I am made to think of a personal experience I had during a recent workshop that is a good reflection of my own creative process. We had been given a range of coloured pencils and a blank piece of paper and asked to create four designs for a specific purpose. When I stared at the blank piece of paper in front of me I was terrified. I had no idea how or where to begin and certainly had no spark of creativity. I remember clearly each step of my creative process after the initial sense of fear. First, I began to look cautiously at the work of others and study their work. My first design was almost a copy of my neighbour with only slight alterations. As I moved to my next two designs, I grew more confident in my understanding of the task and the expectations. As I became more confident in my understanding of the task, each design became more personalised representing new ways of thinking. I was no longer just mimicking the designs of my neighbour but applying my own creative thinking to the task. As I came to my final design, I was confident enough in my understanding of the task and my ability that I created something that was uniquely my own. Pleasingly, it was the final design that attracted the most interest from my colleagues.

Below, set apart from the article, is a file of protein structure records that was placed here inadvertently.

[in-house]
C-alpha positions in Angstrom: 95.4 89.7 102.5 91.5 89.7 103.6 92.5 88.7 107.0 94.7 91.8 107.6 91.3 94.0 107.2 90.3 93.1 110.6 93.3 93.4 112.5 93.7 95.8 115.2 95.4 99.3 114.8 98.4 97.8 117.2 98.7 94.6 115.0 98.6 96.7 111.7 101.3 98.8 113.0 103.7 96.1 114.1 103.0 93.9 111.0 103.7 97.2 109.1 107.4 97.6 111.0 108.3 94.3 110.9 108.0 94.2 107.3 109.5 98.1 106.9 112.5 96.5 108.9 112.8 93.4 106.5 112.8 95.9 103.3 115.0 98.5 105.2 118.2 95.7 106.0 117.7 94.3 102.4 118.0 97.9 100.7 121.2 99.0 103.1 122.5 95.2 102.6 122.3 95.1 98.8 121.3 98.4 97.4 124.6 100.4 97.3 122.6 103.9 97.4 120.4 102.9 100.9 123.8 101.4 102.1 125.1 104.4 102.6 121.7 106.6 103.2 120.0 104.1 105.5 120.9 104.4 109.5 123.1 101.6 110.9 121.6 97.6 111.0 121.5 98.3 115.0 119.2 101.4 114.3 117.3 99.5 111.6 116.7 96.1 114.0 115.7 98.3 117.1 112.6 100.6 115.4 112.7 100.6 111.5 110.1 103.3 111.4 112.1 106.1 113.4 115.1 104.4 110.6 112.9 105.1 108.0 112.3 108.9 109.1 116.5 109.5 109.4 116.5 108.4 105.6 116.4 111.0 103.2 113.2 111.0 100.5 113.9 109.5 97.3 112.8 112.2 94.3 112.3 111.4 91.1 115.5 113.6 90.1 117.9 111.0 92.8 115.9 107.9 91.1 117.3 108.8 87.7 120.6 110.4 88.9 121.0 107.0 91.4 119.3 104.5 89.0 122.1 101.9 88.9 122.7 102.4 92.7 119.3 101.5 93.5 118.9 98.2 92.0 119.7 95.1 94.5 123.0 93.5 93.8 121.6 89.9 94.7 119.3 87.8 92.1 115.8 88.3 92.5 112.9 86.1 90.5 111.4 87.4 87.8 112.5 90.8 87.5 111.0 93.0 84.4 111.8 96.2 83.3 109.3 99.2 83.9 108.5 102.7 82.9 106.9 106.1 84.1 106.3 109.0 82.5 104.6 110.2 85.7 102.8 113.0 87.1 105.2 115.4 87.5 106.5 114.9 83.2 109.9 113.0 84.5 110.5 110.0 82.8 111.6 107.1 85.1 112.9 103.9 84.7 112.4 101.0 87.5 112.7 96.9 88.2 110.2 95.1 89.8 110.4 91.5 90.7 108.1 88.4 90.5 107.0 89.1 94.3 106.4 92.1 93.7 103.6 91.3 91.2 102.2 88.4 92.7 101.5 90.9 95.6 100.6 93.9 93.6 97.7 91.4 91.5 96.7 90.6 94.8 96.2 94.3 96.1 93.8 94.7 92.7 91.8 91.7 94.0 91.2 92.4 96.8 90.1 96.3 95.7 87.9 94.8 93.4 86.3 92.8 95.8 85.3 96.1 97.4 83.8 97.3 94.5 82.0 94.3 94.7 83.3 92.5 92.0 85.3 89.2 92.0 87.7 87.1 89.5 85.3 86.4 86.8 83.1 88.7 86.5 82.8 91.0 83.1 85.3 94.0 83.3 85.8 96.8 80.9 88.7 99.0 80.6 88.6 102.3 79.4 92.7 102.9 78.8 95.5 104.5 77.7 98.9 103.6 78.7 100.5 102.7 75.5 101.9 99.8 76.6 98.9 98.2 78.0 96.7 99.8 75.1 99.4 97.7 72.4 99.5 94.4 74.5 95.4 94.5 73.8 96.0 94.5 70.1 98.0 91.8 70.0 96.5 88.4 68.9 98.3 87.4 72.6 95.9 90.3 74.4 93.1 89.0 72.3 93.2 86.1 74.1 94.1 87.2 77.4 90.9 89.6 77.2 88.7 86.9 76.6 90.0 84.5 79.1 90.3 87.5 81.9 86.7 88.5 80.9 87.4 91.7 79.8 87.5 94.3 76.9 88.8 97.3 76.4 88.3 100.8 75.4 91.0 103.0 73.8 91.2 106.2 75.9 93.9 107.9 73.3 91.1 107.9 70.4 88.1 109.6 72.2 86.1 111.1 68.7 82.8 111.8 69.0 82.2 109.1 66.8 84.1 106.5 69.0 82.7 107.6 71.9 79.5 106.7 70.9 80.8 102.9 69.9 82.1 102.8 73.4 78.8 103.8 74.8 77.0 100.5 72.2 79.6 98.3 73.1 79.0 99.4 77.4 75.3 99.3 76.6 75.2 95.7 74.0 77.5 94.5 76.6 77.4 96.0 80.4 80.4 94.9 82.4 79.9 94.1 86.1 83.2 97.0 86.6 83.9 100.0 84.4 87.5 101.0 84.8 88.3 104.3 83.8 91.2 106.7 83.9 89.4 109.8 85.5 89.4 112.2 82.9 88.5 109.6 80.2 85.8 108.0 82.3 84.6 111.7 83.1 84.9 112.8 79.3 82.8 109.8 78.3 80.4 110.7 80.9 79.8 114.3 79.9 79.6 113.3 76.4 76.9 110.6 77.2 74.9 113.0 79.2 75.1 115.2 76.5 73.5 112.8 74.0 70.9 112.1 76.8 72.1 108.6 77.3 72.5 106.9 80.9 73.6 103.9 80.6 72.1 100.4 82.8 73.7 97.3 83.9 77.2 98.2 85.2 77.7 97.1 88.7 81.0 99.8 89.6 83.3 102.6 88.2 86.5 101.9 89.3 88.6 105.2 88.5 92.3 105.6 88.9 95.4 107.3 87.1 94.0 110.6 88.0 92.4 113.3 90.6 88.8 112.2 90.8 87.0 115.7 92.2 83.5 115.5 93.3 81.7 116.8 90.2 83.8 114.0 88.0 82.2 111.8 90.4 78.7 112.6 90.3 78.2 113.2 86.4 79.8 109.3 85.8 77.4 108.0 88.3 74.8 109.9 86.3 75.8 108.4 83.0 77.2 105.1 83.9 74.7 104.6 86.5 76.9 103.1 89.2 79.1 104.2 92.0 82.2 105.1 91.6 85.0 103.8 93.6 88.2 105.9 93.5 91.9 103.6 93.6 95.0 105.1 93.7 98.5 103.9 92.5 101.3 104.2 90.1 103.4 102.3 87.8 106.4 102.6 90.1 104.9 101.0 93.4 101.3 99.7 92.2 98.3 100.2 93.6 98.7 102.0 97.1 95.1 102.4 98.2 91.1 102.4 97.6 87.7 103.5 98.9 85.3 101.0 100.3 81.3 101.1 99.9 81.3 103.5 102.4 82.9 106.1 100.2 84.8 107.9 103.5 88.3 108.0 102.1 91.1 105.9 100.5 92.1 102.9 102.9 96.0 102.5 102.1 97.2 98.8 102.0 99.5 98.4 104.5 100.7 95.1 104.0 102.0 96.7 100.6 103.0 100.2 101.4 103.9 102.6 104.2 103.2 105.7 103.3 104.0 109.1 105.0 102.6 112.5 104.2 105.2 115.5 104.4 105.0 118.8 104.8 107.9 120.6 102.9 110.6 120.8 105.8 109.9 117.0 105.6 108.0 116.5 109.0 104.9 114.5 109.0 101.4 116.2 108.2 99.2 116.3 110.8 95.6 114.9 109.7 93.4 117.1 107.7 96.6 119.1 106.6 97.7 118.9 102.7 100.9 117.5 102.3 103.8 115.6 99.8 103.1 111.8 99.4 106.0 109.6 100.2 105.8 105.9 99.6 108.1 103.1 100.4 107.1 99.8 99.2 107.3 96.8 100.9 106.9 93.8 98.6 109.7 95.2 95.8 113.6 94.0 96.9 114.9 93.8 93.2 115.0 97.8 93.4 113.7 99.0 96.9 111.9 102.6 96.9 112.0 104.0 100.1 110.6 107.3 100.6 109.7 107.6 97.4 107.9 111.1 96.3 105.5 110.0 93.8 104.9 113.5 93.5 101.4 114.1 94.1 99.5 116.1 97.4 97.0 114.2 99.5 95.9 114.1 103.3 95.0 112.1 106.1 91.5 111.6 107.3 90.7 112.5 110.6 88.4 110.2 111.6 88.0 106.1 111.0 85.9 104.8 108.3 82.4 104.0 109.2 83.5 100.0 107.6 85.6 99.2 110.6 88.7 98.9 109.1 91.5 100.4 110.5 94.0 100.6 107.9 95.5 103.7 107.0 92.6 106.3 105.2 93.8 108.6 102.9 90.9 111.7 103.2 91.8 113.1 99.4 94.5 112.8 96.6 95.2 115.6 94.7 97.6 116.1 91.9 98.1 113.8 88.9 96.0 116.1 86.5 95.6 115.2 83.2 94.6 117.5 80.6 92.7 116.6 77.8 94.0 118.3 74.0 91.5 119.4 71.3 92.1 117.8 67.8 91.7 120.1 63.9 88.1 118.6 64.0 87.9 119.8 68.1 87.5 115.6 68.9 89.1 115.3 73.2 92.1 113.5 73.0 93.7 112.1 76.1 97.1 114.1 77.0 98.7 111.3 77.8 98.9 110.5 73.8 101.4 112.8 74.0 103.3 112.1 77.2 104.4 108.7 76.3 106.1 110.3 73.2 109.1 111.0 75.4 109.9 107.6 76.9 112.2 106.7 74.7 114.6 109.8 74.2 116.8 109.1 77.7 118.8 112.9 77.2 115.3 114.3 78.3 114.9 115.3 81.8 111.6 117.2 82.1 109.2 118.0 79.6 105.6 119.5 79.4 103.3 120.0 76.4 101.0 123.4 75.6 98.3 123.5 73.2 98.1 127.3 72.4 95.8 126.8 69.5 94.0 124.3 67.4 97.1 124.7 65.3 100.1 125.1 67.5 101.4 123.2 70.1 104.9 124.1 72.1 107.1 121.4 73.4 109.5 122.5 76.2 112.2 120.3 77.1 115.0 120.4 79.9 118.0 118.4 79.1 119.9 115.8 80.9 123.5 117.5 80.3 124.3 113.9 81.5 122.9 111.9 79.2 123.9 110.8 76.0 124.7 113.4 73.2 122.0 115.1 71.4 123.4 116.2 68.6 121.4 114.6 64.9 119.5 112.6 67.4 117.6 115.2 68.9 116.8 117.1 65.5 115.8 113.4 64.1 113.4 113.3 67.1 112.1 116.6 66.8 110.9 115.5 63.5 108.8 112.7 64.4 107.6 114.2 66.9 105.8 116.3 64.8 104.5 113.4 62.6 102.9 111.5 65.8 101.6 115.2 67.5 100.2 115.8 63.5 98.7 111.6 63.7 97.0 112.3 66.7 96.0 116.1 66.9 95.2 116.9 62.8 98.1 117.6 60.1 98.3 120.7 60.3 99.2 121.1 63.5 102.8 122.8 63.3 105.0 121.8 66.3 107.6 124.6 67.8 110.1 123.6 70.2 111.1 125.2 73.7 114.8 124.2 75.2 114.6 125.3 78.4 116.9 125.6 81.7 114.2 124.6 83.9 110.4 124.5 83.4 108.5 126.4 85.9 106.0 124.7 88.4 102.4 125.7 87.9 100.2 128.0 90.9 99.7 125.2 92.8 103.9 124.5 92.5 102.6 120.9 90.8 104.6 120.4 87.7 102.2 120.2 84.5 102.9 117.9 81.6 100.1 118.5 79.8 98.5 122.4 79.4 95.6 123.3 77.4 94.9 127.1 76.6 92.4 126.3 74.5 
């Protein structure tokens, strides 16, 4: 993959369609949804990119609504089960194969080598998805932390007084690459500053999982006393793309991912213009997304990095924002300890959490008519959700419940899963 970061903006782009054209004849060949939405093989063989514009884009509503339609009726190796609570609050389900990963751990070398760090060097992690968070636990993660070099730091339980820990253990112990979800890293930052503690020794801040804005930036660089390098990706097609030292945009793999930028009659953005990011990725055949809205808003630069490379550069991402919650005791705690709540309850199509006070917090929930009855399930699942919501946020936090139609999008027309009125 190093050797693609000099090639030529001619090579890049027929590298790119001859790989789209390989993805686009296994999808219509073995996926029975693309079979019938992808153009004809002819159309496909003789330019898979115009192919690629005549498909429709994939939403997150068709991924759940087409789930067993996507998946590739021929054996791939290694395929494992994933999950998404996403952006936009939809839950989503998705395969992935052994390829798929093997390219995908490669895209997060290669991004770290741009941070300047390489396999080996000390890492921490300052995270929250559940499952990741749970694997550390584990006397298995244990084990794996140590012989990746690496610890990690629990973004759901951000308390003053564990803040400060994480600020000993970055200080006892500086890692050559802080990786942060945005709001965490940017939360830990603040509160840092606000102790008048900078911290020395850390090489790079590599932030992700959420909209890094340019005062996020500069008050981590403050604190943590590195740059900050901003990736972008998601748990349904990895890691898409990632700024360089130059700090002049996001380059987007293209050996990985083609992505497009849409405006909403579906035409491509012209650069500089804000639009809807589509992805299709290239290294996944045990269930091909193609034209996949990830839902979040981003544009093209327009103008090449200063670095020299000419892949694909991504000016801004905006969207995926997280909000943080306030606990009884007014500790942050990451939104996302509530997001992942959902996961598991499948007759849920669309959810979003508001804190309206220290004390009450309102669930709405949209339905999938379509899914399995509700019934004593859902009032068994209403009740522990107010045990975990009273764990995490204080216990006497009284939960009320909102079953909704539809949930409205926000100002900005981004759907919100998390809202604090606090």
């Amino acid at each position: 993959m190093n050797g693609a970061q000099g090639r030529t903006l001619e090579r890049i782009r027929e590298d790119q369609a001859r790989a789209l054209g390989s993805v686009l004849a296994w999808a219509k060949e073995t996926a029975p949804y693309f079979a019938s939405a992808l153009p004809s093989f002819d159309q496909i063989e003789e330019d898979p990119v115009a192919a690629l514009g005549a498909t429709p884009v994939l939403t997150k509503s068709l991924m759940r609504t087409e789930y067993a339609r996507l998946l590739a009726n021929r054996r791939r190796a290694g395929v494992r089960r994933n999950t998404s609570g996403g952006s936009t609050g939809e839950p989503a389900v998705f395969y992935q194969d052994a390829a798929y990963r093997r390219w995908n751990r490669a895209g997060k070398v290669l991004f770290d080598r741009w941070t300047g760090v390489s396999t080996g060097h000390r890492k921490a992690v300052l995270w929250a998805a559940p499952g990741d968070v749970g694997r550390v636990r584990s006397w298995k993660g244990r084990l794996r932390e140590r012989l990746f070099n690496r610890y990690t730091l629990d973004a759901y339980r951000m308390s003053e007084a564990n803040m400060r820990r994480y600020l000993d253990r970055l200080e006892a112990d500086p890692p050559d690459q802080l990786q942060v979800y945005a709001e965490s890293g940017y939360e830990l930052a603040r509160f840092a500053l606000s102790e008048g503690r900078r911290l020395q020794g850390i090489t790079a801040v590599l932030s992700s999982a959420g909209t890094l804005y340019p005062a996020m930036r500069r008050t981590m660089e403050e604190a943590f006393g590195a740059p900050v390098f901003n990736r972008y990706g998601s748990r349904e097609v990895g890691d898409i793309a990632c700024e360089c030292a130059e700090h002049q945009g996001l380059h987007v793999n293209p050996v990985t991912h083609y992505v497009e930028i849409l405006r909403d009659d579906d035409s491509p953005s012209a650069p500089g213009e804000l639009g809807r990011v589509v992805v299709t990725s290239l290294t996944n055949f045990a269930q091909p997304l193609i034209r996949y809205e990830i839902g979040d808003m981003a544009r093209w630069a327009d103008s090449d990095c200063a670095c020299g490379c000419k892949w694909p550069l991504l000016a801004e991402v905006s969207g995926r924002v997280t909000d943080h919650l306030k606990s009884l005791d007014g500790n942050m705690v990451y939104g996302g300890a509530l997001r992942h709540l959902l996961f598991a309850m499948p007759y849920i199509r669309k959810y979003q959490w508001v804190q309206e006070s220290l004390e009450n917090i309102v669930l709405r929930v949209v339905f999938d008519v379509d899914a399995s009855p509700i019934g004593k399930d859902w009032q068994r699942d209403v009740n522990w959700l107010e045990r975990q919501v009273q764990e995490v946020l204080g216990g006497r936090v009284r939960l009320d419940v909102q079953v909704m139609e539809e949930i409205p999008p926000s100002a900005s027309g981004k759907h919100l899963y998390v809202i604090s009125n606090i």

Throughout the process of creating my designs I could not help but think of the learners in the classroom and how a blank piece of paper could cause the same anxiety that I felt. Arguably to others, the same blank piece of paper may represent new opportunities free from the influence of other people’s ideas. We must therefore be mindful of the learners needs and how much stimulation or guidance is given. Each of them has the capability to express themselves creatively but each will require varying levels of support to make the difference. I am reminded of a quote by Kath Murdoch when talking about student agency, “Choice without support can leave us feeling lost/anxious. Choice without responsibility can make us feel over-entitled, choice without purpose can be confusing.”